So this raises the question, is following in Christ’s literal footsteps, laying down your life for you friends, following in this greatest of loves, is that actually required of us for salvation? I mean there is no mistaking it right, the greatest commandment is to love God and love your neighbor, we are to love because Christ first loved us, but there is not greater love than to lay your life down for your friends. . . . Christ in the other gospels talks about carrying the cross, pick up your cross and follow. . . what would the cross be for, excect for the full sacrifice of one’s life. . . and our Christian faith to be honest if we were to think about it is founded upon such sacrifice and following in Christs footsteps, thousands of early Christians were martyred for their faith by the Romans, horrible deaths. . . Romans pitting Christians against the lions, and those lions were undefeated. . . following in Christ’s footsteps. . . the call to love. . . perhaps, but what about this story of Abraham and Isaac? Is there something to the idea that Christ himself is the lamb who is to be slain, so that we would not perish. . . that God calls for Abraham to stop the knife. . . does he do the same for us? Maybe. . . . I don’t want to down play and short change the notion of literal sacrifice, but I think there is nuance here, and part of it has to do with the notion of “have to” “must” etc. . . because look at the language Christ uses. . . he says friends. . . and friends shouldn’t do out of compulsion, not out of guilt, not out of manipulation, but out of gratitude. . . an important distinction. Let’s look at the rest of the John 15 passage, and I’ll read the verses I’ve already read again, so we have the context. Remember he starts with. . .

12 “This is my commandment, that you love one another as I have loved you. 13 No one has greater love than this, to lay down one’s life for one’s friends. 14 You are my friends if you do what I command you. 15 I do not call you servants[d] any longer, because the servant[e] does not know what the master is doing; but I have called you friends, because I have made known to you everything that I have heard from my Father. 16 You did not choose me but I chose you. And I appointed you to go and bear fruit, fruit that will last, so that the Father will give you whatever you ask him in my name. 17 I am giving you these commands so that you may love one another.

Not servants but friends. . . yes there is command language, but commands between friends. . . look at what Jesus says is the difference, I have called you friends because I have made known to you everything. . . you see the free decision, not a test, not an onerous necessity is given, not out of the withholding of information, for some kind of manipulation, but because all has been revealed. . . and what is revealed is the amazing power of love, the I will not walk away, and that the cup is never empty, death is not the end. . . but that is just the way it is. . . love is not then required, it is not quid pro quo, rather it has been done, all this has been done, how do you respond? When were you saved? 2000 years ago! There is no game. There is no trick. There is no guilt, this is not the carrot and the stick, this is not controlling behavior, this is not master and servant, this is friends, this is love, Jesus says, I have done this, this is the way the world works, I am giving these commands, so that you “may” love one another. . . . it doesn’t make it necessary, it makes it possible. And his command is the same as the first commandment in the Bible. . . do you know that? Pop quiz? What is the first commandment in the Bible? . . . . Be Fruitful and Multiply. . . I appointed you to go and bear fruit. . . you see that is that trail of life. . . bear fruit, create a trail of life.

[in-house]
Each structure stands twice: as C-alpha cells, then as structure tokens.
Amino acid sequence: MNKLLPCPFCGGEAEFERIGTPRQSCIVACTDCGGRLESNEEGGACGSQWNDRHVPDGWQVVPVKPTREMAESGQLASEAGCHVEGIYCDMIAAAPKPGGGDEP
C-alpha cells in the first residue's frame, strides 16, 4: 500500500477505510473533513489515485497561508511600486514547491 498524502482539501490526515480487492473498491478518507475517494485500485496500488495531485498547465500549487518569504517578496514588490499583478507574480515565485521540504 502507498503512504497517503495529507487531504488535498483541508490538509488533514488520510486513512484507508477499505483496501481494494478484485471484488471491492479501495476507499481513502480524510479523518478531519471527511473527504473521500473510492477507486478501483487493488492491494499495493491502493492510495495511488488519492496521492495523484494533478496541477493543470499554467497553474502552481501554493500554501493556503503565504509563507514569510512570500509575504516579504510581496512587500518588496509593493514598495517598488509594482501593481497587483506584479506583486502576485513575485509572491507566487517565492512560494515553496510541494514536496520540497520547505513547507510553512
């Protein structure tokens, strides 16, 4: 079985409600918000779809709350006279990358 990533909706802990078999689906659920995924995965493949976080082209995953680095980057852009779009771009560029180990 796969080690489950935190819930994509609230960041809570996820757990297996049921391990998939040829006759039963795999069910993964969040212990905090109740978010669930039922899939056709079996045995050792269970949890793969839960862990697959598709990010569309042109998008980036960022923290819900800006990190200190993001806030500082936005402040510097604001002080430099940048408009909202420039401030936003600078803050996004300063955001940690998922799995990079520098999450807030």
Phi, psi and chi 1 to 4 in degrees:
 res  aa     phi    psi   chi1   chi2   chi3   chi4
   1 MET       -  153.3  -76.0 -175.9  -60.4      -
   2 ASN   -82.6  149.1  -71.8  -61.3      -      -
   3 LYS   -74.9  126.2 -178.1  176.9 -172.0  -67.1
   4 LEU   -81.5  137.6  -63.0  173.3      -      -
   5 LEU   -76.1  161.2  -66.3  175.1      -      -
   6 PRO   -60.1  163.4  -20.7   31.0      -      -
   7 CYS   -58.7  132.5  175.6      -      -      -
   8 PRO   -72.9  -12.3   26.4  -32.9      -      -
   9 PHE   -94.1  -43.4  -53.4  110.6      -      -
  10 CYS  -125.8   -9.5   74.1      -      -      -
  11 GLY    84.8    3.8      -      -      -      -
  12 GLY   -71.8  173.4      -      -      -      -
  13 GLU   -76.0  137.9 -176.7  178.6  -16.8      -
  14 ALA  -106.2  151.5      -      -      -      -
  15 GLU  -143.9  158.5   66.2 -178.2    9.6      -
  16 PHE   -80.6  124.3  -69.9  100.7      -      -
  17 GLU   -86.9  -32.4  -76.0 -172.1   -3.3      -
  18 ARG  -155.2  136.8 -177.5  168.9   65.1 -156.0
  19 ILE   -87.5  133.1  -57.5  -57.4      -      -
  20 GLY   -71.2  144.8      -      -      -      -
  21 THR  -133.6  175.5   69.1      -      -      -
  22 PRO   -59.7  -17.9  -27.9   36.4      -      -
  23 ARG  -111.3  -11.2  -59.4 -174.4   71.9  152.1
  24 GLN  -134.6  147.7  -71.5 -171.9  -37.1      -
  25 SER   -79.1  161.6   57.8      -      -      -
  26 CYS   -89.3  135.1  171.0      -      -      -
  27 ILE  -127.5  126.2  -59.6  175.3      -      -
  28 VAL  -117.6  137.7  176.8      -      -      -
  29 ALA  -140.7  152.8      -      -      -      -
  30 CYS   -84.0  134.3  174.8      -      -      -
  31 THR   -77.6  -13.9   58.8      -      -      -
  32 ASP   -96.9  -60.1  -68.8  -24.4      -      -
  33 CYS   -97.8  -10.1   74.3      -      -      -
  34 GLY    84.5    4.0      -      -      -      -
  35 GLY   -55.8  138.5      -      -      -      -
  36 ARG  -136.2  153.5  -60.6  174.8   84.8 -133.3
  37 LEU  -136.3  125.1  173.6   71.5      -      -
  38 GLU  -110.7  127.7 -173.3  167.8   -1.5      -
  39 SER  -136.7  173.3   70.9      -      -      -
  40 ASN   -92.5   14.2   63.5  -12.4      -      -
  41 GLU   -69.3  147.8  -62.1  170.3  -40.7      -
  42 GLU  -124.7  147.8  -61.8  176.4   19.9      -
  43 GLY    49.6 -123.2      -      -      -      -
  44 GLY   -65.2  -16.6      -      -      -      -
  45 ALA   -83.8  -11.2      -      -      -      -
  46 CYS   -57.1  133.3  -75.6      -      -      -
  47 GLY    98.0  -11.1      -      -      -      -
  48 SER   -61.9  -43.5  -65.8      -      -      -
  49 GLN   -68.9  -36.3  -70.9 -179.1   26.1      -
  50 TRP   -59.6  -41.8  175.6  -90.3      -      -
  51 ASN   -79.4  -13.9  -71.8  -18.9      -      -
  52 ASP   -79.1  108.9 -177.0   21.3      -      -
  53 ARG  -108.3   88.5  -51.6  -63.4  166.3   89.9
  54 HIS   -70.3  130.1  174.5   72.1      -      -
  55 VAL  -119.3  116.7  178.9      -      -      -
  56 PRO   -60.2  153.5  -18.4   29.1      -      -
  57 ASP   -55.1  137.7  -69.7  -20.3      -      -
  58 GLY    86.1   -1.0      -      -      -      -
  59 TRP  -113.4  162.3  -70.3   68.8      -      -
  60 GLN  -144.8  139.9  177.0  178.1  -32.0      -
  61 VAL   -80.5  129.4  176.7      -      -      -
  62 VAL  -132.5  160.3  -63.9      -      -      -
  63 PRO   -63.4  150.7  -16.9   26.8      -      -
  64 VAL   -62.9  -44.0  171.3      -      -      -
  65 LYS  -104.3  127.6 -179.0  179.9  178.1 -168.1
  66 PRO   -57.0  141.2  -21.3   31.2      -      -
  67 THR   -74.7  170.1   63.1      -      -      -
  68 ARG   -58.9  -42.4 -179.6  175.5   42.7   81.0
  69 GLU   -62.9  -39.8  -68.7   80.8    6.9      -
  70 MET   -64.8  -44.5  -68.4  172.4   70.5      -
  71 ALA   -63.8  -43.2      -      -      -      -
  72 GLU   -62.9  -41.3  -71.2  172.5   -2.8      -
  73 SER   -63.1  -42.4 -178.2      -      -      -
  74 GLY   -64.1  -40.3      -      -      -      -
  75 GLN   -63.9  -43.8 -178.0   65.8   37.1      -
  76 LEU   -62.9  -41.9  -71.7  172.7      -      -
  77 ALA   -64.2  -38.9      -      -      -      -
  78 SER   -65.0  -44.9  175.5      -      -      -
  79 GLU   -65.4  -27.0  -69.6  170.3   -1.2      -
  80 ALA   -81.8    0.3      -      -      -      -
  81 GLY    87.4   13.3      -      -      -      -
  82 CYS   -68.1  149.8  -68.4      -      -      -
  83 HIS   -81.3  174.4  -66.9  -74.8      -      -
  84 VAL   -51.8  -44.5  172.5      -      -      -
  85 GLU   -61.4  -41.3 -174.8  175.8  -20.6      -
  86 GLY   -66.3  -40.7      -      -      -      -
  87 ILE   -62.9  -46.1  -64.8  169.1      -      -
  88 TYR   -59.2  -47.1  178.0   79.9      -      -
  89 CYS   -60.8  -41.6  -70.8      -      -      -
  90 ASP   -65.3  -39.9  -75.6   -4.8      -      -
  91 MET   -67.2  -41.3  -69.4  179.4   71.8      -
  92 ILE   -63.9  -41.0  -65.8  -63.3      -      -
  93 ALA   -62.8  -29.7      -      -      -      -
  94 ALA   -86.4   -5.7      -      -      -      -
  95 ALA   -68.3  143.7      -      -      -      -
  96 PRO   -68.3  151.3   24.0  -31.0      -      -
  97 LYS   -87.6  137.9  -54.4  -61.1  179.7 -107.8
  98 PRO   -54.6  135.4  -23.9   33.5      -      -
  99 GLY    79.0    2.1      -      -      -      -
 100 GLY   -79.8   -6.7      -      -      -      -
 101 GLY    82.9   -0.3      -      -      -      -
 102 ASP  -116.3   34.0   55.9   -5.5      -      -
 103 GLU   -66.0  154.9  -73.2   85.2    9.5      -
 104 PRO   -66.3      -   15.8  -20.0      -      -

Now how do you do that? What is it about? Now first we have shown that it is not about earning anything, it is not about living up to any standard, other than love, and love if we want to be honest does require the giving of your complete self. . . so if we truly want to be honest, it is a gift you are never finished giving, it is not one where you can say, yep, I’m done, I paid that debt off. . . now I can do what I want. . . it doesn’t work that way, that way at its heart is self serving. . . trying to pay off the debt is self serving, trying to earn it is self serving, doing it so you can go to heaven is self serving, and love is not, cannot, will never be self serving, it requires doing completely for others, giving of your complete self for others. . . you see it doesn’t even exist on the give and take, quid pro quo basis, doesn’t even live in that world. And this is why we must confess our sins every week here together in worship, because as long as we are still breathing, we are not done, and are withhold a part of ourselves, we haven’t completely picked up that cross yet. . . ok we haven’t done it yet, but how do we begin to do it, where do we start, how do we give of our entire self?